In Brief - 2003-01-16

  • 2003-01-16
Tallinn port takes first place

The port of Tallinn became the leading Baltic port in terms of cargo volumes in 2002, while St. Petersburg remained the busiest port in the eastern Baltic Sea region.

The port of Tallinn handled 37.8 million tons of cargo last year, a 17.1 percent increase over 2001, while cargo traffic through the port of St. Petersburg rose by 12 percent to 41.3 million tons. The nearby port of Klaipeda handled 19.7 million tons of cargo last year, a 14.5 percent increase year-on-year, and the Latvian port of Ventspils lost its status as the leading port in the three Baltic countries in 2002 as its annual cargo volume dropped by 24.3 percent to 28.7 million tons.

The sea trade port of Kaliningrad, the largest port in the Russian exclave, boosted its annual cargo volume by 52.4 percent, the sharpest rise among the eastern Baltic Sea ports, to 3.5 million tons. (Baltic News Service)

Latvia cranking up exports

In the first 11 months of last year Latvia's exports to EU countries reached 784.9 million lats (1.27 billion euros), up 9.6 percent year-on-year, according to the Latvian statistics office.

EU imports to Latvia in 11 months last year reached 1.12 billion lats, up 14 percent on the previous year. Latvia's exports to the EU made up 60.4 percent of total exports in 11 months, while EU imports made up 52.9 percent of total.

The most Latvian exports last year went to Germany (15.7 percent), the U.K. (14.5 percent), Sweden (10.5 percent), Lithuania (8.3 percent) and Estonia (6 percent). Imports show a similar picture with Germany in the lead (17.1 percent), followed by Lithuania (9.8 percent), Russia (8.9 percent), Finland (8.1 percent) and Sweden (6.3 percent). (BNS)

Rakvere's output jumps

Production at Rakvere Lihakombinaat (Rakvere Meat Processing Company) climbed 30 percent last year, and the slaughtering volume was up 33 percent, the company announced Jan. 14.

Speaking to reporters, Board Chairman Olle said both domestic sales and exports increased in 2002, with sales of fresh meat growing particularly in Estonia. Sales were supported by an overall increase in private consumption and the fine weather in summer, said Horm.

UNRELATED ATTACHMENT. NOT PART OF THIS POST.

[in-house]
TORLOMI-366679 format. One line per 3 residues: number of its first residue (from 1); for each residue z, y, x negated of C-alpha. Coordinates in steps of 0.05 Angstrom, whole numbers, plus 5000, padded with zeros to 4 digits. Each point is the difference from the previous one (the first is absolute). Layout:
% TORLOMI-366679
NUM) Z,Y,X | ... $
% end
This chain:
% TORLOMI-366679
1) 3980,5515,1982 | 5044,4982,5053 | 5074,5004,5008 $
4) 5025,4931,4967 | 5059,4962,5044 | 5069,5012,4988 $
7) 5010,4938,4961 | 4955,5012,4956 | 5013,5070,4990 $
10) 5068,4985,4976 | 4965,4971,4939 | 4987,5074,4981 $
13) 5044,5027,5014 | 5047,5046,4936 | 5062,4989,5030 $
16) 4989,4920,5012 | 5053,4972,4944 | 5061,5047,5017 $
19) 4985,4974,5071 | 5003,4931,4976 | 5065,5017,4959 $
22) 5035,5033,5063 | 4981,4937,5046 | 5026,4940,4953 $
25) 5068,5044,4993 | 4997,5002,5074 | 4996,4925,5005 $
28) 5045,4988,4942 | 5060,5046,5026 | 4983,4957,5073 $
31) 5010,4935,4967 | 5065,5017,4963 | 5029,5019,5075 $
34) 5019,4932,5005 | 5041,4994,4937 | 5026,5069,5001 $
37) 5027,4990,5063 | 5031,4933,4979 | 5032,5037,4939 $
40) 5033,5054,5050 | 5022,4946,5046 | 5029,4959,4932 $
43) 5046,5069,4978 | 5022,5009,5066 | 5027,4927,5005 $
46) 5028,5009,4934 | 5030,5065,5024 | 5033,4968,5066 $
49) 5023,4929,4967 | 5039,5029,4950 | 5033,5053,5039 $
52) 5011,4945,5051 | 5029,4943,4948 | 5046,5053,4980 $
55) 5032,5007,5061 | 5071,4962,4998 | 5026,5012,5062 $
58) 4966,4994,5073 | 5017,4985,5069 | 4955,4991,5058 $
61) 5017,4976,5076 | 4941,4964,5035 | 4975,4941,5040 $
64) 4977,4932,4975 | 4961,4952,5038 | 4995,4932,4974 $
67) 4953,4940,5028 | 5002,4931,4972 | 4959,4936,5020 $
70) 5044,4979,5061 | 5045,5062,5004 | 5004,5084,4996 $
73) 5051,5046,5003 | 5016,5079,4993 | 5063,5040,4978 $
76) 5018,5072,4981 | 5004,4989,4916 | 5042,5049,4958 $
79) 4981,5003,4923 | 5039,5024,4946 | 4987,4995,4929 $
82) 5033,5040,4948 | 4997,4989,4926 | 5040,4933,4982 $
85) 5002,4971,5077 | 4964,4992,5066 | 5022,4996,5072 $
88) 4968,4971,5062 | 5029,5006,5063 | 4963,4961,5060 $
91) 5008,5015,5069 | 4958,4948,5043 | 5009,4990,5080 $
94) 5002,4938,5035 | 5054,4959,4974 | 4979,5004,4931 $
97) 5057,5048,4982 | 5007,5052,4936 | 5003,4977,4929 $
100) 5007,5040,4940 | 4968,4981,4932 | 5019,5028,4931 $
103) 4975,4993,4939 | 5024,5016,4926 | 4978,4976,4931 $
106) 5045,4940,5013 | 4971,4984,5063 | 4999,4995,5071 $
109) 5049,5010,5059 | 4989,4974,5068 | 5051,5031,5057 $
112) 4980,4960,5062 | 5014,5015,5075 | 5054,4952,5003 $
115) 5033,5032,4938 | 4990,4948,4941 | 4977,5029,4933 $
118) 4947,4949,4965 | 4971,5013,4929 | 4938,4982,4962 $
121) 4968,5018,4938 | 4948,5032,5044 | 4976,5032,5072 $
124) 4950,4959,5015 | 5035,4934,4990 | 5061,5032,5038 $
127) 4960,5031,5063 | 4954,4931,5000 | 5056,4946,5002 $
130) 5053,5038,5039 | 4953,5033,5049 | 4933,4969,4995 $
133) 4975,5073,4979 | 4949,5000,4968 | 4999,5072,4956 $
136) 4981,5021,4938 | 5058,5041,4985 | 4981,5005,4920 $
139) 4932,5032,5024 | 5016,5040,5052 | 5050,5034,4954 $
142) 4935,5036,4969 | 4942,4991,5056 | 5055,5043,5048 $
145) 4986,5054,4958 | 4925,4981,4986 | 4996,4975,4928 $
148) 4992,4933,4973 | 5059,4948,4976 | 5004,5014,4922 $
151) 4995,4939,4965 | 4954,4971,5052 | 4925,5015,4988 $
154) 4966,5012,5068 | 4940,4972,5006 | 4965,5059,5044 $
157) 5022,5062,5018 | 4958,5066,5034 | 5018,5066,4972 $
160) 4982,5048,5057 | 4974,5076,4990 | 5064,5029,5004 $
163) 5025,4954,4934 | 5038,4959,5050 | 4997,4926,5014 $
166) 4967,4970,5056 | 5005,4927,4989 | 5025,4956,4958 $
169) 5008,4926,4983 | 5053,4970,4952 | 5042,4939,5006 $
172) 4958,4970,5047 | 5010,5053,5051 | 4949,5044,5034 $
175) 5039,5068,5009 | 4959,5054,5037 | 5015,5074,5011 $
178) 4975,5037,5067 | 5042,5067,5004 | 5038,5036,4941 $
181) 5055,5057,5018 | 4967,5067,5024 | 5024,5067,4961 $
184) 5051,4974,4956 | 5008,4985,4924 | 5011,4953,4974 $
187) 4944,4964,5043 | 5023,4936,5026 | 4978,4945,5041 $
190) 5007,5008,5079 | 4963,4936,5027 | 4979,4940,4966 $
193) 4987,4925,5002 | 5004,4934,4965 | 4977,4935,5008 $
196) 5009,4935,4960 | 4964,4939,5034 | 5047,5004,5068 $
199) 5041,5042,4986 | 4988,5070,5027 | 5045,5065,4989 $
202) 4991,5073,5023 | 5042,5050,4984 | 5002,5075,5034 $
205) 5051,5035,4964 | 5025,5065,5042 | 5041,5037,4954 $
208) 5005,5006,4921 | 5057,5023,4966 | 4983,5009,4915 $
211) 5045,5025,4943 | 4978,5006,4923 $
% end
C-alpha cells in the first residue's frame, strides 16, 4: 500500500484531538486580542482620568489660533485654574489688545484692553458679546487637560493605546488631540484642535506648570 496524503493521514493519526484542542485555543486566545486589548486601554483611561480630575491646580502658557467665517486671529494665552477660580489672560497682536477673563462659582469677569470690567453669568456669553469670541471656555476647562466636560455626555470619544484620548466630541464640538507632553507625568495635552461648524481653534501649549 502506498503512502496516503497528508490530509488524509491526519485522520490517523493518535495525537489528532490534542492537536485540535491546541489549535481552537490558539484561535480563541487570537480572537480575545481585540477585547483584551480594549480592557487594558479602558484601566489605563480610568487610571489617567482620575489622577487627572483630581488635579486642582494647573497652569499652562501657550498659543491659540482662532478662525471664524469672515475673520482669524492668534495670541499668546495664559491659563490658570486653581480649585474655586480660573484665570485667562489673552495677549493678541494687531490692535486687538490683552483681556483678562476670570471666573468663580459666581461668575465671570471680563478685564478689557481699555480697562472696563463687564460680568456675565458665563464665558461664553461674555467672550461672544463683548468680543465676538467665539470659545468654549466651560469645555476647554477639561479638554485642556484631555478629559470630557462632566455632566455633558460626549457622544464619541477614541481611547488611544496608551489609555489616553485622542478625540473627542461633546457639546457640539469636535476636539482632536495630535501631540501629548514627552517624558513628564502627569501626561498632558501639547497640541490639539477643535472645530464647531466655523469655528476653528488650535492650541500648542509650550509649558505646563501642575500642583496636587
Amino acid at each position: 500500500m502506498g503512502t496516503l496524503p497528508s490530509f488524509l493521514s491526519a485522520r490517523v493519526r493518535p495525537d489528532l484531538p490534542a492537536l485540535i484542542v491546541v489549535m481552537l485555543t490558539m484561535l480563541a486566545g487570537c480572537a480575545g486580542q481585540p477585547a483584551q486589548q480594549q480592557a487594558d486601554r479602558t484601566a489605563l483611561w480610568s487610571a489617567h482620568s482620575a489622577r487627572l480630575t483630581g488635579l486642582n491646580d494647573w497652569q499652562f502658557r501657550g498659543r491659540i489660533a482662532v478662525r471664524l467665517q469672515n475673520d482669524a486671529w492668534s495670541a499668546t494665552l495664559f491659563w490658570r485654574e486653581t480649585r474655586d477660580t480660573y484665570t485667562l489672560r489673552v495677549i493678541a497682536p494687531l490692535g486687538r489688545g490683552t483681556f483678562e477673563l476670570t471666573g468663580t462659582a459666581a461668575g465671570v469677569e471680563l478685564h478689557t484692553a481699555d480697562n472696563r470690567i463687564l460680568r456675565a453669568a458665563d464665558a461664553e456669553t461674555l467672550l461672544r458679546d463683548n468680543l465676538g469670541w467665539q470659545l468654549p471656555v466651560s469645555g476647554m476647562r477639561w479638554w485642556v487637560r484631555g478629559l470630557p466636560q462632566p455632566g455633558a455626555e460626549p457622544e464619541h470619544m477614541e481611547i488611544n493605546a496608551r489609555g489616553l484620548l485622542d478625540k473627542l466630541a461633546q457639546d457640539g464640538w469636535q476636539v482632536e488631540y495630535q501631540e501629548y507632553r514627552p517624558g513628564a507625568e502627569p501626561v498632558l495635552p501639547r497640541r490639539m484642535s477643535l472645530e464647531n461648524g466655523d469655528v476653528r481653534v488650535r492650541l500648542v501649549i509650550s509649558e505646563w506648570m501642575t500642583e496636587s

Because of very intense competition last year, the increase in sales turnover was smaller than growth in output, the CEO explained. Competition in the meat sector will further intensify this year, and one year from now there will be 100-150 meat processors left in Estonia instead of the present 200, Horm said. (BNS)

VP Market sees sales explode

Lithuania's VP Market, operator of the largest retail chain in the Baltic countries, reported annual sales of 881.3 million euros for 2002, a 34.5 percent rise from sales from 2001.

"In the middle of last year, our plans to reach a 3 billion litas [869.6 million euros] turnover were regarded as optimistic. However, as early as in September, the company achieved the 2001 annual sales level. This year, we are planning to surpass the 1 billion litas sales mark," said Ignas Staskevicius, managing director of VP Market, adding that the company achieved growth of sales in all three Baltic countries in 2002.

VP Market opened more than 60 new shopping centers in Lithuania and Latvia last year, with total investments in the chain's expansion coming to about 160 million litas. It has earmarked 300 million litas for investments this year with major projects including the Akropolis shopping and entertainment centers in Kaunas, and the Latvian capital of Riga.

VP Market currently operates a chain of 214 stores in the three countries, including 165 stores in Lithuania, 48 in Latvia, and one in Estonia. (BNS)

Latvia use less mobile phones

Less than 30 percent of the population in Latvia use mobile phones, the lowest indicator among the three Baltic states, while the country ranks tenth among the Central and Eastern European countries by rate of mobile phone penetration.

The Economist reported that the number of mobile phone users in Latvia has grown by 38 percent over 2002, while in Estonia 60 percent of the population uses mobile phones, up 16 percent over the year. In Lithuania mobile phones are used by 40 percent of the population, an 84 percent year-on-year - one of the fastest growth rates in Central and Eastern Europe.

Slovenia leads by mobile penetration rate at 80 percent, along with Czech Republic, which also has 80 percent. These two countries have even left behind West European countries, where some 75 percent of the population use mobile phones. (BNS)

Mazeikiu falls short in 2002

Mazeikiu Nafta (Mazeikiai Oil), Lithuania's sole oil refinery operated by Russia's Yukos, processed 6.5 million tons of crude oil and exported 6.2 million tons of oil via the Butinge terminal during 2002.

The refinery's output was short of targets, despite that Yukos increased the volume of oil refining at the Mazeikiai plant and exports via Butinge in late 2002. The 2002 targets had been set at 6.8 million tons and 7.3 million tons respectively.

In year-on-year terms, oil refining volumes declined by 3.5 percent and export volumes increased by 23.1 percent in 2002, Mazeikiu Nafta reported. The total volume of crude oil and diesel fuel delivered via the company's Birzai oil pipeline came to 23.4 million tons last year, down by 23.5 percent on the same time last year. (BNS)